Original Art Inspired By California's Eastern Sierra

ABOVE: EAT II,  2013

            Watercolor, 16 x 20"


BELOW: Kaweah Gap from Nine Lake Basin, 2018

​            Watercolor, 16 x 20"

ABOVE: The Ashram, 2008 

             Watercolor 16 X 20"   


BELOW: Mt. Williamson, Winter Storm, 2017

            Watercolor and Gouache 18 X 24"                                                                                                                          

Substantial Luminosity

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DAVE KIRK: AN ARTIST OF THE SUBSTANTIAL LUMINOSITY OF THINGS
By Christopher Langley


​EYE ON INYO ARTISTS  Inyo Register Thursday, February 7th, 2019 Edition


"​​​​There is a kind of light we see emerging from darkness in a very subtle way which is called luminosity. It is the kind of light in nature that does not stem from heat as does the light from fire, from the sun, or from the reflection of incandescent light. A luminous object seems to have light as a part of its substance and/metabolism."
--Abstraction in Art & Nature, by Nathan Cabot Hale.

"Let your workings remain a mystery.
 Just show people the results."
-Tao Te Ching -Lao-tzu, Stephen Mitchell translation

​​“I like to contemplate landscapes especially. I imagine that the effects and play of light upon the shapes and surfaces of the Eastern Sierra are as dynamic and fascinating as anywhere in the world and hence the subject for the majority of my work.” So writes Dave Kirk, an artist of the Sierra Nevada who in his work brings to our eyes what John Muir meant when he called these mountains the ‘range of light.’”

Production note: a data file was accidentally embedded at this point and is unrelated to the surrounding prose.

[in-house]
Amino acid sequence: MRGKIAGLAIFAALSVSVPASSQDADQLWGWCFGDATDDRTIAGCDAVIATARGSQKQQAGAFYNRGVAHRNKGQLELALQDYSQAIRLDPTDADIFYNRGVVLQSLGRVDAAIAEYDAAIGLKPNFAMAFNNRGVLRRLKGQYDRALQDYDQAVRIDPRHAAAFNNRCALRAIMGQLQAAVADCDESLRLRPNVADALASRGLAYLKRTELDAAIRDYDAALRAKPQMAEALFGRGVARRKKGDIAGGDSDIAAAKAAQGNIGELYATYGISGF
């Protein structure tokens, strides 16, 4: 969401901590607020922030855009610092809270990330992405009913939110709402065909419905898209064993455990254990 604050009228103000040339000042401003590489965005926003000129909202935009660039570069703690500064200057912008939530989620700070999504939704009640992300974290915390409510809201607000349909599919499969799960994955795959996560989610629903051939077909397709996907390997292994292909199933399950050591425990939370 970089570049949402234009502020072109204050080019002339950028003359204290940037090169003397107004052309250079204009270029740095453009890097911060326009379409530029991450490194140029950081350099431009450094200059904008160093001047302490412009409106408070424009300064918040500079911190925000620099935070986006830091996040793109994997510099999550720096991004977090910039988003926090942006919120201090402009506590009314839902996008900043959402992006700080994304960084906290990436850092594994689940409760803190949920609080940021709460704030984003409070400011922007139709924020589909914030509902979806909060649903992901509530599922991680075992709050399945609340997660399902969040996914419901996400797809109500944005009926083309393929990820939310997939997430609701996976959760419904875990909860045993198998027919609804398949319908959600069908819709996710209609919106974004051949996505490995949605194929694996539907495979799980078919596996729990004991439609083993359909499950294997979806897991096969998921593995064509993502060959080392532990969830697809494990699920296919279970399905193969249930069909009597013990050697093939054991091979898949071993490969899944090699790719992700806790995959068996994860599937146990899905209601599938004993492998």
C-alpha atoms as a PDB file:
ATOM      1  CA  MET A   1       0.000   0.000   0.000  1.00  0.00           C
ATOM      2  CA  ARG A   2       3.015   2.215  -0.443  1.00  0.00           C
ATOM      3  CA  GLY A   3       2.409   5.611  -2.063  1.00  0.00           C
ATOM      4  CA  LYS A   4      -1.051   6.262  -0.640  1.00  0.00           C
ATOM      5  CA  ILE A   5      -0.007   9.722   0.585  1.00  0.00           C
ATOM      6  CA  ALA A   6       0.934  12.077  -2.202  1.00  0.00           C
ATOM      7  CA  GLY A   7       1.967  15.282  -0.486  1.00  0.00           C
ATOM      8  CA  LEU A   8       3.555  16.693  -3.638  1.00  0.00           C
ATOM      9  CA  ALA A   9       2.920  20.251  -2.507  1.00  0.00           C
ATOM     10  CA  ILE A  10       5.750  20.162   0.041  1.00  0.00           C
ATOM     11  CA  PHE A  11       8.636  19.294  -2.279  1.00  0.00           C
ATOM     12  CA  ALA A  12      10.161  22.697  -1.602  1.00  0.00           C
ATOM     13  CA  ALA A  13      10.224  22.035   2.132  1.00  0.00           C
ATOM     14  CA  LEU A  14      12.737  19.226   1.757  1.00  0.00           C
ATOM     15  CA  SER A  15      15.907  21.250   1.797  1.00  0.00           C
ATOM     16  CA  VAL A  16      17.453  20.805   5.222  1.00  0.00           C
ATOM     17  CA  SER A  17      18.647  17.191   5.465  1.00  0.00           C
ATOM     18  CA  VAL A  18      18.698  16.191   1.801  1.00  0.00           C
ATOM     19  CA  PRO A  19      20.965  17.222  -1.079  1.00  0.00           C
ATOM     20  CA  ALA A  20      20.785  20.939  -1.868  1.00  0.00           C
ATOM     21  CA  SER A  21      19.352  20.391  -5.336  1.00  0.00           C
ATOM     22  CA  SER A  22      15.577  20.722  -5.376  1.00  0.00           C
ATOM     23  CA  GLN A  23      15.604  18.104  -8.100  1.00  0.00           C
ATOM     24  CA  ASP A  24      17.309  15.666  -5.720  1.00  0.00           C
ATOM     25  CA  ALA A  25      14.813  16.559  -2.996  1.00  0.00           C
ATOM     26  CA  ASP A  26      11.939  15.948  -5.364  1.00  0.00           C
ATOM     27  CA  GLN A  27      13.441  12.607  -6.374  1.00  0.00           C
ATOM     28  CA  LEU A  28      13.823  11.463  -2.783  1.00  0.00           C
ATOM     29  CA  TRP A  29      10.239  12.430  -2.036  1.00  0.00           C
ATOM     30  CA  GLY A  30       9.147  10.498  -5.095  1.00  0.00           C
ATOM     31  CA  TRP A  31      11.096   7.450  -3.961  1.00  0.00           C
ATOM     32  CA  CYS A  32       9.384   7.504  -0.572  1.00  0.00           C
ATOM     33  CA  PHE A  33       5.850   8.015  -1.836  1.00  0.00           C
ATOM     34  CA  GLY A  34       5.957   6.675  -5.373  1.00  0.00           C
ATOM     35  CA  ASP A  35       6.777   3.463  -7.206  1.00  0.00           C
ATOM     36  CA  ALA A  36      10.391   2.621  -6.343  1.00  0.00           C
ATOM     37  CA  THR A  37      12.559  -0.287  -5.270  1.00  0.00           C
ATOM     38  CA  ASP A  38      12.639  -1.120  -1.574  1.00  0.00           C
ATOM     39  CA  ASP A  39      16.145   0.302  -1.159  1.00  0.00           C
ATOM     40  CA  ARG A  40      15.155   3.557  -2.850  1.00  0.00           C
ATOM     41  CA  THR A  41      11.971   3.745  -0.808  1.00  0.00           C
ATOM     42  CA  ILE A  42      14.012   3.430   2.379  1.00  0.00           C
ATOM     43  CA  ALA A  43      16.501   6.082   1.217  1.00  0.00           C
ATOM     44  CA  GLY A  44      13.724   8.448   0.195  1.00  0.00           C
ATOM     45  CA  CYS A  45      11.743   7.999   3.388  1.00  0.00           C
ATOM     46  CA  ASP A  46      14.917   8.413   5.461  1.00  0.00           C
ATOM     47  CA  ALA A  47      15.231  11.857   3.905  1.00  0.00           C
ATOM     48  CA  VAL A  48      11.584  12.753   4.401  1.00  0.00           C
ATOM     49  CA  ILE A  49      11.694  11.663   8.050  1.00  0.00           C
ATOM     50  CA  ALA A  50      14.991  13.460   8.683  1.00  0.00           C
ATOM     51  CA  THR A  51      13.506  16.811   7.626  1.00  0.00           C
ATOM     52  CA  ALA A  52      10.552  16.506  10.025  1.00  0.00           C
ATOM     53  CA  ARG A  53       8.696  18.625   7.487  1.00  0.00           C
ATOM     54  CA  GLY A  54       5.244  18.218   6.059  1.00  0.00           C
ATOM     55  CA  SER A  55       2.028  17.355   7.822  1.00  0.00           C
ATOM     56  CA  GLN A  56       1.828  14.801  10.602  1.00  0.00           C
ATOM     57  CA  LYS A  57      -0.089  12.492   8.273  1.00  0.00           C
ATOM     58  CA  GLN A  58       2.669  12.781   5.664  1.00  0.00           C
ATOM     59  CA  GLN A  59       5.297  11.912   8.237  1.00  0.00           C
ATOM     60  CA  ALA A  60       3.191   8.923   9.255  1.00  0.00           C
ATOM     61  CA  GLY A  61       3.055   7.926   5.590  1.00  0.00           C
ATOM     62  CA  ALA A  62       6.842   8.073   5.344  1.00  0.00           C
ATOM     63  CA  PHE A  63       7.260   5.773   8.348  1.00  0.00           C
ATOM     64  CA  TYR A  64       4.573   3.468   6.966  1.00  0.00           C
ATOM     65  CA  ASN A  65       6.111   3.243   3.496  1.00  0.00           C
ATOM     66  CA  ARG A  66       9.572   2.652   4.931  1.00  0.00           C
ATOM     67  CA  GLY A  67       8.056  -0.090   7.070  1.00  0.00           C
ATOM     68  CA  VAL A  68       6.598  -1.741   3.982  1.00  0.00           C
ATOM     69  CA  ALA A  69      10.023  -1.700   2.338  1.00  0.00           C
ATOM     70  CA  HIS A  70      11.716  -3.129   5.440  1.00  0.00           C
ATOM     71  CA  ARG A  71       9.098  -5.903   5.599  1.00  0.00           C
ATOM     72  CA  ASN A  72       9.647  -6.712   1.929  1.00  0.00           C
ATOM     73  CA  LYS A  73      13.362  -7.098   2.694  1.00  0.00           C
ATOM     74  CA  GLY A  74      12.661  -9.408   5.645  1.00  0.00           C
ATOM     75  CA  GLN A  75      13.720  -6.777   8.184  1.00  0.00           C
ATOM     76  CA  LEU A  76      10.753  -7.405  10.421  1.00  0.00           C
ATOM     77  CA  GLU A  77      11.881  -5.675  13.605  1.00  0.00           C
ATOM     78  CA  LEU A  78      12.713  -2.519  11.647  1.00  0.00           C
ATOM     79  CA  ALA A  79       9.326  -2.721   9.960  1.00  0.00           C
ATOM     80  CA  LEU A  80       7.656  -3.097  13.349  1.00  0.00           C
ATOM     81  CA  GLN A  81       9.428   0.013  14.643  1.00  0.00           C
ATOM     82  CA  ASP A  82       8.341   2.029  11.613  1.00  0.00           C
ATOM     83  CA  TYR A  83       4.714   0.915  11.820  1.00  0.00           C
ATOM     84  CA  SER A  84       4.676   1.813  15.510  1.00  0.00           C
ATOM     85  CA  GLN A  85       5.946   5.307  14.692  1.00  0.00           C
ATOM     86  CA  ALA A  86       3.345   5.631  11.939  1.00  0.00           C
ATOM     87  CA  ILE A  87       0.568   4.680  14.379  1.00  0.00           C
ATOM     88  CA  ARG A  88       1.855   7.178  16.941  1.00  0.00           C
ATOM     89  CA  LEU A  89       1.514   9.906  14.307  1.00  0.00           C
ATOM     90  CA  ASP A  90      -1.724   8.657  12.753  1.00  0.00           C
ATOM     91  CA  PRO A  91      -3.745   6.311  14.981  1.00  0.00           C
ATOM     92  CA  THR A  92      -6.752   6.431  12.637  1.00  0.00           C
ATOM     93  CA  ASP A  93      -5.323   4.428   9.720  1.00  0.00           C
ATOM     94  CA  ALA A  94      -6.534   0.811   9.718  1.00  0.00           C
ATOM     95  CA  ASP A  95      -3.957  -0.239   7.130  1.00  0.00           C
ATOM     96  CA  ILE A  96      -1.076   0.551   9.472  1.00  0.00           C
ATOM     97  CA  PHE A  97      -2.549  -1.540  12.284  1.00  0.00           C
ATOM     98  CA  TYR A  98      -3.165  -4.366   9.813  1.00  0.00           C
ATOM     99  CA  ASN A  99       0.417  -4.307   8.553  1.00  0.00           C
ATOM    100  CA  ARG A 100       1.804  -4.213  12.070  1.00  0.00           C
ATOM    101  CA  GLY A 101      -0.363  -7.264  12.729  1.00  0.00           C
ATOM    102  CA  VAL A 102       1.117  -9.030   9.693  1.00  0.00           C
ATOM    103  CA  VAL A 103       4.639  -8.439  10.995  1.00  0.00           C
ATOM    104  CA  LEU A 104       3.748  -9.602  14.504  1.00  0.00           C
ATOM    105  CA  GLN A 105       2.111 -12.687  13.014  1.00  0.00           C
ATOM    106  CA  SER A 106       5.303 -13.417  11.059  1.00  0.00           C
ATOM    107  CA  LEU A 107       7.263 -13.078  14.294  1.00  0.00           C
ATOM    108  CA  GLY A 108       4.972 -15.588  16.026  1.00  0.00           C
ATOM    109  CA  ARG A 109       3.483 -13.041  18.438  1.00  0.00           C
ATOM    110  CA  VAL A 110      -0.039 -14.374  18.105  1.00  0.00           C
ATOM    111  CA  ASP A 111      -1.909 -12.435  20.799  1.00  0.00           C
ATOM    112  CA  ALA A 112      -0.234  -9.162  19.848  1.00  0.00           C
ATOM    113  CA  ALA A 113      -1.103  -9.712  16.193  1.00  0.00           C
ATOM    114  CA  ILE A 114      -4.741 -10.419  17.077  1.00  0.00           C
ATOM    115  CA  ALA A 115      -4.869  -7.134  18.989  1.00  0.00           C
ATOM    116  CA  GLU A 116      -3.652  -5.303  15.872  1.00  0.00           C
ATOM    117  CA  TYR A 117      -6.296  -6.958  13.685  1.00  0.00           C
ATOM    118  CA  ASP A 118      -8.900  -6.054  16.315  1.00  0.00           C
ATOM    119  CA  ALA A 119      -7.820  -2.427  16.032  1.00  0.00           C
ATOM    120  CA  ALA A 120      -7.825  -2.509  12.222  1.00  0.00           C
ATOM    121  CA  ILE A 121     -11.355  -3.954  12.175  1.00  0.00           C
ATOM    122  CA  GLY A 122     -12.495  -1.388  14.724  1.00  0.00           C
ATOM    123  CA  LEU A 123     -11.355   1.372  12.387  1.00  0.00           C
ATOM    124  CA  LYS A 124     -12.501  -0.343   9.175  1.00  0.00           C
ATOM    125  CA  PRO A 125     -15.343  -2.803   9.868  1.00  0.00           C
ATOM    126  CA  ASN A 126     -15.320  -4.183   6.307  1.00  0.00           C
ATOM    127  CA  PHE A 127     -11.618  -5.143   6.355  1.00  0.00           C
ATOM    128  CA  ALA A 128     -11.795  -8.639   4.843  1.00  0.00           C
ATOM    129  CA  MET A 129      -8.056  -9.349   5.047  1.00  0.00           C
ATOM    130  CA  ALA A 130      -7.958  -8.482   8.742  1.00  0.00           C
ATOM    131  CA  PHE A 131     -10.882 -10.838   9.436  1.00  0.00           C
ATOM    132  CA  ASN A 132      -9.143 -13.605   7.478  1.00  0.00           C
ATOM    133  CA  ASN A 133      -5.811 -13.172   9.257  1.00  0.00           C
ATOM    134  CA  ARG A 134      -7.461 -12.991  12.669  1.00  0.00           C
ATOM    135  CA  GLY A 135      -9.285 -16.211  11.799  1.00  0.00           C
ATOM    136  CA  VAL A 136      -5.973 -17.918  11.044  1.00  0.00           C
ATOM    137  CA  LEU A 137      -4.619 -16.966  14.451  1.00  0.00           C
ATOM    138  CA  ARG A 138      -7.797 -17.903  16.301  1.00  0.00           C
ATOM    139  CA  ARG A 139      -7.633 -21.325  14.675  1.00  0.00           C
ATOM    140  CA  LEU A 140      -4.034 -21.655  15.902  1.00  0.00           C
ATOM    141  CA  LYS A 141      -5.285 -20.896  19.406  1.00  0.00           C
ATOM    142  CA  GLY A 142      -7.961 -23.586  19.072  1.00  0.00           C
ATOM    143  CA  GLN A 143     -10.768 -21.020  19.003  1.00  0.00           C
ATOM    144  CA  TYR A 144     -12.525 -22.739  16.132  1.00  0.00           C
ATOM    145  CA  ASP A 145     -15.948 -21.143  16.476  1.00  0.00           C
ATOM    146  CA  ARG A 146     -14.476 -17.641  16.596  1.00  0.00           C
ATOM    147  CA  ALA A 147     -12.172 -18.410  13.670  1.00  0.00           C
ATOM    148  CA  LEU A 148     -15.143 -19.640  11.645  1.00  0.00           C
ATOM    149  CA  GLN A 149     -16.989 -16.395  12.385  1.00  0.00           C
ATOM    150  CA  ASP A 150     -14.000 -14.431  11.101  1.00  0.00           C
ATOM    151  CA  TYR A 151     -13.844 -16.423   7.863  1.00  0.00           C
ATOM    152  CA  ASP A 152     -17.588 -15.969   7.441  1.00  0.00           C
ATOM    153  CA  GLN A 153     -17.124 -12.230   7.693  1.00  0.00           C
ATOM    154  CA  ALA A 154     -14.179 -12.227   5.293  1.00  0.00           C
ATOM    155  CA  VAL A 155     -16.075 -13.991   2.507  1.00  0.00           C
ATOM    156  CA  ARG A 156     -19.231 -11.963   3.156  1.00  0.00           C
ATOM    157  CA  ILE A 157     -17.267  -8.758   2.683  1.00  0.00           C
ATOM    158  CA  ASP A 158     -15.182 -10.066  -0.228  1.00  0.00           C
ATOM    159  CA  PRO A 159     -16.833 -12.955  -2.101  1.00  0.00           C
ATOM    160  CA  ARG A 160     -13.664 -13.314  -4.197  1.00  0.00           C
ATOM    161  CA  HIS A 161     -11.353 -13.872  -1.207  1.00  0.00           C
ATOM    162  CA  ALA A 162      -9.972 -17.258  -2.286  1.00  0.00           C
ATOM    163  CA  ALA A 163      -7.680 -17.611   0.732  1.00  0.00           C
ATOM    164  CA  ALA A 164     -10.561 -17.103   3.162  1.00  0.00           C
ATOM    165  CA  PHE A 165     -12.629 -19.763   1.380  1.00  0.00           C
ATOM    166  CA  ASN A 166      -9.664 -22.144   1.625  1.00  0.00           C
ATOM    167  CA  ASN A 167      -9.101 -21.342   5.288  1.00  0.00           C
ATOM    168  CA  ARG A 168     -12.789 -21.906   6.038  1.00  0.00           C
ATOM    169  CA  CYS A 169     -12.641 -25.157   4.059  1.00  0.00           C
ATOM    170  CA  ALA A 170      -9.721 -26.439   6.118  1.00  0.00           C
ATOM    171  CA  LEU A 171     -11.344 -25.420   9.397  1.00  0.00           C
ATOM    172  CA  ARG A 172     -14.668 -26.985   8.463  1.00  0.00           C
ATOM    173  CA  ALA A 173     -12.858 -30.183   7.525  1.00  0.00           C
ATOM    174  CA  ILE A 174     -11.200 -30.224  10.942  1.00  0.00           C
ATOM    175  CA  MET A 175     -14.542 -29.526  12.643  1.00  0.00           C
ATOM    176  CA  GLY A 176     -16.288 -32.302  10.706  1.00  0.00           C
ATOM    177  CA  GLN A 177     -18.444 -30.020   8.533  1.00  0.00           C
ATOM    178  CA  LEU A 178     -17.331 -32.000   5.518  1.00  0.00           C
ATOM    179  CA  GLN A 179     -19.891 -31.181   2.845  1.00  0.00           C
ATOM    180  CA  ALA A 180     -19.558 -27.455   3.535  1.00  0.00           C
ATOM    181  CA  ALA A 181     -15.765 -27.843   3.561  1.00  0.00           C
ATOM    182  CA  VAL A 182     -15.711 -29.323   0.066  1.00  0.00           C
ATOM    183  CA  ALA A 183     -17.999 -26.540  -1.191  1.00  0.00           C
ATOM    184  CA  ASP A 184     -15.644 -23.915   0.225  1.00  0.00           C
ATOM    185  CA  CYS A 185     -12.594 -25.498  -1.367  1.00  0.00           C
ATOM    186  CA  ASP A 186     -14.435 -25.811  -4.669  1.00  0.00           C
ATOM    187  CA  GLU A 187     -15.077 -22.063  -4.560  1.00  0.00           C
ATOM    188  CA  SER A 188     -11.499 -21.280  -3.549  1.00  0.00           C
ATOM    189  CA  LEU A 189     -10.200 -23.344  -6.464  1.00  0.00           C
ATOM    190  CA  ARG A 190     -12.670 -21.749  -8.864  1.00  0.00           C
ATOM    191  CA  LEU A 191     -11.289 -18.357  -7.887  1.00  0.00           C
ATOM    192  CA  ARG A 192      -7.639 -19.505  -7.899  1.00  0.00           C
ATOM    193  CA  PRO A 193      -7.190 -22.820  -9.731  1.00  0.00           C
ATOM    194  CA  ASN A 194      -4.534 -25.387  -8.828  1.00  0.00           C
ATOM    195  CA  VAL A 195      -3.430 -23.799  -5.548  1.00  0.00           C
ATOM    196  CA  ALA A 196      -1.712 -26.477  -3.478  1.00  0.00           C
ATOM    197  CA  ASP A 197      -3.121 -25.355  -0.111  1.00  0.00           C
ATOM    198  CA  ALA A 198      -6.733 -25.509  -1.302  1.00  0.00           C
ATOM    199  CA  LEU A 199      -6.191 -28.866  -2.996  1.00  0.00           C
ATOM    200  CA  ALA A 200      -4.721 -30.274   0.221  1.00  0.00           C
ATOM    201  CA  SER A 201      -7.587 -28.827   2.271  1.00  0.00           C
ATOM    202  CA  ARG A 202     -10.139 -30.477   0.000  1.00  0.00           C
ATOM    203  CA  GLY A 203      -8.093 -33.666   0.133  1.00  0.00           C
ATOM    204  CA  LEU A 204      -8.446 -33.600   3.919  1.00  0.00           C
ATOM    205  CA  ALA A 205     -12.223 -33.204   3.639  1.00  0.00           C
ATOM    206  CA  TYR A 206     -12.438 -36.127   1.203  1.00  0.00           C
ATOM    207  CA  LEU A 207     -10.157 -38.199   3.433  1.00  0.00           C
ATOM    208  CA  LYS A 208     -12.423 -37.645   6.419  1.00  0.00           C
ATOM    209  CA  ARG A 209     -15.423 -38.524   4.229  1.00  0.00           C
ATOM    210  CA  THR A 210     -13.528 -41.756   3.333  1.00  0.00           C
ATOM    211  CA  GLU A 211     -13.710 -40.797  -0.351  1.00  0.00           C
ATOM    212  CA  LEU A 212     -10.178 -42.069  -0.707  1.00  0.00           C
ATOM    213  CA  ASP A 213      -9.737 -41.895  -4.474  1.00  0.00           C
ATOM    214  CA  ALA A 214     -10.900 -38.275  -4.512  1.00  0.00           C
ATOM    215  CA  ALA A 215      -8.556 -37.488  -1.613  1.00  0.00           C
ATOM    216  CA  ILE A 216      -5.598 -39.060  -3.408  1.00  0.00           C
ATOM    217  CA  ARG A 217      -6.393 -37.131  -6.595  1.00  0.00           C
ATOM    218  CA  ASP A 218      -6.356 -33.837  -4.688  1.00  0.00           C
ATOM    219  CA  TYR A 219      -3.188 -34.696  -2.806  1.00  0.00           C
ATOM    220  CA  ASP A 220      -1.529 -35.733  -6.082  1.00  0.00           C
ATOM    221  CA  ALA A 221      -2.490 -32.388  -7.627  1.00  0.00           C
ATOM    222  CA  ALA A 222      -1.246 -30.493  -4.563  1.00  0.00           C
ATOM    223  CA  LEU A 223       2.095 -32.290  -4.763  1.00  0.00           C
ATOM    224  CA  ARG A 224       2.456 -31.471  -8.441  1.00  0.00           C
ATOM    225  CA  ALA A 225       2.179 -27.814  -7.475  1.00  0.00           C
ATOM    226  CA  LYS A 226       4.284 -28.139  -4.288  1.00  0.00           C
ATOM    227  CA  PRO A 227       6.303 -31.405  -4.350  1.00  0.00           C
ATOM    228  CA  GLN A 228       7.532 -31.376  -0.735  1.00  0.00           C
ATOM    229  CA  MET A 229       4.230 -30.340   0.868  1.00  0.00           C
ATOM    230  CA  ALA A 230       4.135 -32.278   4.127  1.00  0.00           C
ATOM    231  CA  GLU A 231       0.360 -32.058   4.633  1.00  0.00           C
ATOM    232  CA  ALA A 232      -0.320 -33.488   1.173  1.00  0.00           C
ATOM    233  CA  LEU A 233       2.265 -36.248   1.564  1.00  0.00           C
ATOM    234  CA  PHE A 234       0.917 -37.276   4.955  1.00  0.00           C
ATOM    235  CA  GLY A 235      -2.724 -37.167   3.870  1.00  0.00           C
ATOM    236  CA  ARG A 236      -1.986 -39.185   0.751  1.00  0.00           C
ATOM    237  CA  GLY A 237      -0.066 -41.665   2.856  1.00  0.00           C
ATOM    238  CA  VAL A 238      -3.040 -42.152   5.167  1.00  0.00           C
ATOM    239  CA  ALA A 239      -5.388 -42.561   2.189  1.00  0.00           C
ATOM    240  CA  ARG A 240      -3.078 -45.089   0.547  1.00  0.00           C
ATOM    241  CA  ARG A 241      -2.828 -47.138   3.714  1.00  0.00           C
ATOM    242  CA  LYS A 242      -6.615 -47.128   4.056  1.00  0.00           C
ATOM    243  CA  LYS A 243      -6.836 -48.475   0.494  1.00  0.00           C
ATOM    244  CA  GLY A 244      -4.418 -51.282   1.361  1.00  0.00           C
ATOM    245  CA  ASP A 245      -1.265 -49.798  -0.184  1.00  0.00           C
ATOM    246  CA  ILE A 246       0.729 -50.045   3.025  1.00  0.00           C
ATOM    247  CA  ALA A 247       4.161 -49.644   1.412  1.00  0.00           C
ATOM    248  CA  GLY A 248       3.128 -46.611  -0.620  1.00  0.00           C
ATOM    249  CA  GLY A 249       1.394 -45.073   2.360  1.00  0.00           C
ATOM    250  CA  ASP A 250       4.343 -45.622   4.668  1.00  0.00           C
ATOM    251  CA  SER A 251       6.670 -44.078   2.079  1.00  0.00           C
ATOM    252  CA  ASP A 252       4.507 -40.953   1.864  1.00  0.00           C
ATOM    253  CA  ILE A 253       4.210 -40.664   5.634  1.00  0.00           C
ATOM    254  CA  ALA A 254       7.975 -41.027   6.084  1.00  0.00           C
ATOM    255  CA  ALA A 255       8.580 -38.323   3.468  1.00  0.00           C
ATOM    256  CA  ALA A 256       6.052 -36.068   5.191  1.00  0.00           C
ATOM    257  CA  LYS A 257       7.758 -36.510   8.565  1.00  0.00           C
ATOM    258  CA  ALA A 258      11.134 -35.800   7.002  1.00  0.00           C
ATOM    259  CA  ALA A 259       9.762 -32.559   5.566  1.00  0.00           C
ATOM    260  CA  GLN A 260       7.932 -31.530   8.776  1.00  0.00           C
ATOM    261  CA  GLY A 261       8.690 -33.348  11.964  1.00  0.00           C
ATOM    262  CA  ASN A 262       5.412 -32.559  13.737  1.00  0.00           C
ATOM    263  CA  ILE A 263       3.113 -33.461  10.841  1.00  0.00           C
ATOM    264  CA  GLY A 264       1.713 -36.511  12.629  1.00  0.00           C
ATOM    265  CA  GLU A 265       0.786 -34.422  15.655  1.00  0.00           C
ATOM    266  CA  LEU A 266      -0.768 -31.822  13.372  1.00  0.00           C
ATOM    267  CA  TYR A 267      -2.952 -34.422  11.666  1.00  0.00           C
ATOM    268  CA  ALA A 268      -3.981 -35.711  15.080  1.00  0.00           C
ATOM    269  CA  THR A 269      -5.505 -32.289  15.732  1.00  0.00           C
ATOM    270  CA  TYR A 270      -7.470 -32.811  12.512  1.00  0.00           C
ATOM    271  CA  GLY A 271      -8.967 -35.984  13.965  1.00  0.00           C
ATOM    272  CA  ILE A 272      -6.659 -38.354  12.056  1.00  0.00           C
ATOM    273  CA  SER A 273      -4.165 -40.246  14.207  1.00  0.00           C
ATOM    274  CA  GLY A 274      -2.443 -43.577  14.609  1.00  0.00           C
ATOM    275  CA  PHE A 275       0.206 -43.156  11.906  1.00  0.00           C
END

Dave Kirk spends much time alone with our magnificent mountains, contemplating their secret. It is not difficult to look at them and see their beauty. Dave goes deeper and builds a special intangible relationship with them. He captures their luminosity, the light that comes from within. The light is mysteriously there and he works to discover and capture it. Now he generously shares that inner perception with others through his painting.

 Dave identifies two main reasons why he paints. First, because he must. He says in his gentle yet strong voice, “Something inside drives you. I can’t imagine life without painting.” Second, “My job is caring for the landscape. Landscape is living. Landscape suffers if the perception of it is as something static. He embroiders his idea, “Going deeper it is difficult for me to put my ideas about landscape and nature into words. That’s why I paint.” He continues, “It is a symbiotic relationship, caring for landscapes. Painting gives me the opportunities to show what I think and feel about our landscapes and about their nature.”

There is a kind of meditation that Kirk uses in his process of painting. “I have to construct the composition by simplifying things. When my painting is matted and framed that means I got the noise out. If a painting doesn’t end up in a frame well, it was still an opportunity to learn something. I can use it as a study for another painting”